Saeed Jones Explores Grief and Other Themes in “Alive at the End of the World”
The Columbus-based poet and memoirist unravels one of the title poems from his latest collection, “Alive at the End of the World.”
Columbus Monthly’s September 2022 issue includes a deconstruction of one of the 40-odd poems in “Alive at the End of the World” by the collection’s author, Saeed Jones. Much of the work in this book was completed since the 2019 release of Jones’ memoir, “How We Fight for Our Lives,” and explores themes of grief from multiple, often unexpected, viewpoints. Where Jones’ first poetry collection, “Prelude to Bruise,” felt largely introspective, even in its fictionalized narratives, “Alive” shows a more outward-facing journey. In fact, Jones compares himself to a living historian when discussing some of the themes his latest work explores.
“I think, maybe particularly in the last year, I’ve really felt an urgent desire to try to connect the dots,” Jones says. “There’s so much gun violence, police violence, climate change, violence against people’s bodies, loss of reproductive rights, anti-trans [movements]. … If we’re talking about something systemic, collective, historical, I think the best way to do that is to bring in history, to bring in other places, to bring in other people. That’s why it’s not just Saeed as a narrator on the page talking about grief, talking about rage and the sense of betrayal. It’s Paul Mooney, it’s Diahann Carroll, it’s Aretha Franklin.”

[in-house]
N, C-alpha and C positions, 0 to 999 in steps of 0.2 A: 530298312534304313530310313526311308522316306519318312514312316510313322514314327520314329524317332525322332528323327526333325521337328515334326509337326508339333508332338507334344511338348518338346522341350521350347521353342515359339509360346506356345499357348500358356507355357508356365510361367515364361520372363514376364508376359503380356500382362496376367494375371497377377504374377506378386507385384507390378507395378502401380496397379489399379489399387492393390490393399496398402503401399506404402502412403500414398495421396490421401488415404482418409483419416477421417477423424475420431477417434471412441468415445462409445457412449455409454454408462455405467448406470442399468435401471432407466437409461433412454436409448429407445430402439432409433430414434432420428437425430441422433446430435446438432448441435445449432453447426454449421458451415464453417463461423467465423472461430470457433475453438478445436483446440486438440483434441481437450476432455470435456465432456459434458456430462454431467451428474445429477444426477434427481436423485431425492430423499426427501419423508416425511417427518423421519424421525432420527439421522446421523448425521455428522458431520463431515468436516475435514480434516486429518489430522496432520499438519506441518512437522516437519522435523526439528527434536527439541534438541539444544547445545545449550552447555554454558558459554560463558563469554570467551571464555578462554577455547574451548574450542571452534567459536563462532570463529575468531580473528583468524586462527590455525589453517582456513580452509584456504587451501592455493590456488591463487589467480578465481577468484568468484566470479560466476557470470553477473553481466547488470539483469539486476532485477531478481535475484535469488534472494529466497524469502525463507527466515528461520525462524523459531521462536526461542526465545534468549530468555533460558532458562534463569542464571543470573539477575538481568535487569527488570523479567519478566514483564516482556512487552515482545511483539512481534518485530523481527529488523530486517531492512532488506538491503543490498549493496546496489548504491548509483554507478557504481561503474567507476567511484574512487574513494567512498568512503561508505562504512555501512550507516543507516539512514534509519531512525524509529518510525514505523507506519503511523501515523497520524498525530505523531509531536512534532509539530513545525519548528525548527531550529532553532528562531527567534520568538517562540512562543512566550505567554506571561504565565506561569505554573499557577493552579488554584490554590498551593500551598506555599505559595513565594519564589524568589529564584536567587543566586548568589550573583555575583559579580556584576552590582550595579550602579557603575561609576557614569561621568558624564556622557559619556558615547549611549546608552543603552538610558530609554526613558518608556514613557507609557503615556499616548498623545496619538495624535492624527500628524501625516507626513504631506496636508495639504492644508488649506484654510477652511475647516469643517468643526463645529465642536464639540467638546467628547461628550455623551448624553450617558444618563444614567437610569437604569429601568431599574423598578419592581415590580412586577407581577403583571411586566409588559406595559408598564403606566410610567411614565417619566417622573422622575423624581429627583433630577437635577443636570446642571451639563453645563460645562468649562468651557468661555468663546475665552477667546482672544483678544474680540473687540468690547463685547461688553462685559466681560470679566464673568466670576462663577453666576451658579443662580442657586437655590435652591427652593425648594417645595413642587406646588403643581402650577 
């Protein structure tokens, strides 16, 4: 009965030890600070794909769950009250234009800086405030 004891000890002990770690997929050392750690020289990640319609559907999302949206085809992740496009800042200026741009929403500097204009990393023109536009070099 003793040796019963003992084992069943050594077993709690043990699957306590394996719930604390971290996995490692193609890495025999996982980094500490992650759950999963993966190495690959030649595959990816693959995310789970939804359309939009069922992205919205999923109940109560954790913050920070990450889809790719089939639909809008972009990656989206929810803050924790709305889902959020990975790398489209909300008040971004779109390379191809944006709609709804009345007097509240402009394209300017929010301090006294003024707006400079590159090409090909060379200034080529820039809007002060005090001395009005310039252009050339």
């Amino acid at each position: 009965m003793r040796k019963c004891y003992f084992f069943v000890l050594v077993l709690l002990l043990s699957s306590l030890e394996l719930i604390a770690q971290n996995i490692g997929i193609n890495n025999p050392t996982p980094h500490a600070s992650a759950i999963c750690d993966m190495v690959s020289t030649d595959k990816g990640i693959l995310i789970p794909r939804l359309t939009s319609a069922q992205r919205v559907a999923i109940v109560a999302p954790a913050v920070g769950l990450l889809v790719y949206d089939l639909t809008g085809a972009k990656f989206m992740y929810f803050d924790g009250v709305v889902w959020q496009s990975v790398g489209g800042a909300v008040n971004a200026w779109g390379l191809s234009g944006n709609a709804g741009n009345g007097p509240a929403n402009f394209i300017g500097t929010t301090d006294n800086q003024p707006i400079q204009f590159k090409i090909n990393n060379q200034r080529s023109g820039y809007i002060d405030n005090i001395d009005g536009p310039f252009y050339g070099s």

Poems throughout the collection imagine internal monologues and external interactions with those celebrities and more, all centered around an idea of loss or theft or anguish in what Jones calls using the past to provide context for what it looks like when people have no choice but to keep living their day-to-day lives while the world is ending around them. Other poems describe more civilian scenes, real or imagined, that similarly intertwine the mundane with the horrific.
“I wanted to honor that on the page and in these different poems, because it’s so important to have a piece of art—it could be a poem, it could be a movie, it could be a TikTok or whatever—that honors some seething part of you,” Jones says.
“If the apocalypse of peril is often depicted as a sea of people running [from danger], … what happens when those people go home?” Jones wonders, speculating on the image of those terrified people trying to eat lunch the next day, go on a date, listen to music. “I’m grateful for poetry,” he adds. “It saved my life. And I think it’s something that poetry allows us to do, to kind of sit in those moments of [being] on the edge of the neon, you know?”
So what is it like for Jones to be alive at the end of the world, to carry on living amid a seemingly unending cycle of apocalyptic upheavals?
“I would argue that the end of the world is more of a state of being than a linear event that begins and ends and you can see the edges of it,” Jones says. “That was the first gesture that I realized I wanted to do, was having a bunch of ‘endings’ throughout the book.” The deconstruction published in our September issue, of a poem titled “That’s Not Snow, It’s Ash,” explored one kind of an ending. Here, Jones dives into another, the first of five poems that share a name with collection in which they’re published.
Prologue Bookshop will host Saeed Jones, in conversation with Cameron Granger, at a book launch and reading at 8 p.m. on Sept. 13 at Two Dollar Radio Headquarters. Tickets are free; pre-register to claim your spot here. Jones will also appear at the Wexner Center for the Arts on Sept. 16 for the Lambert Family Lecture Series.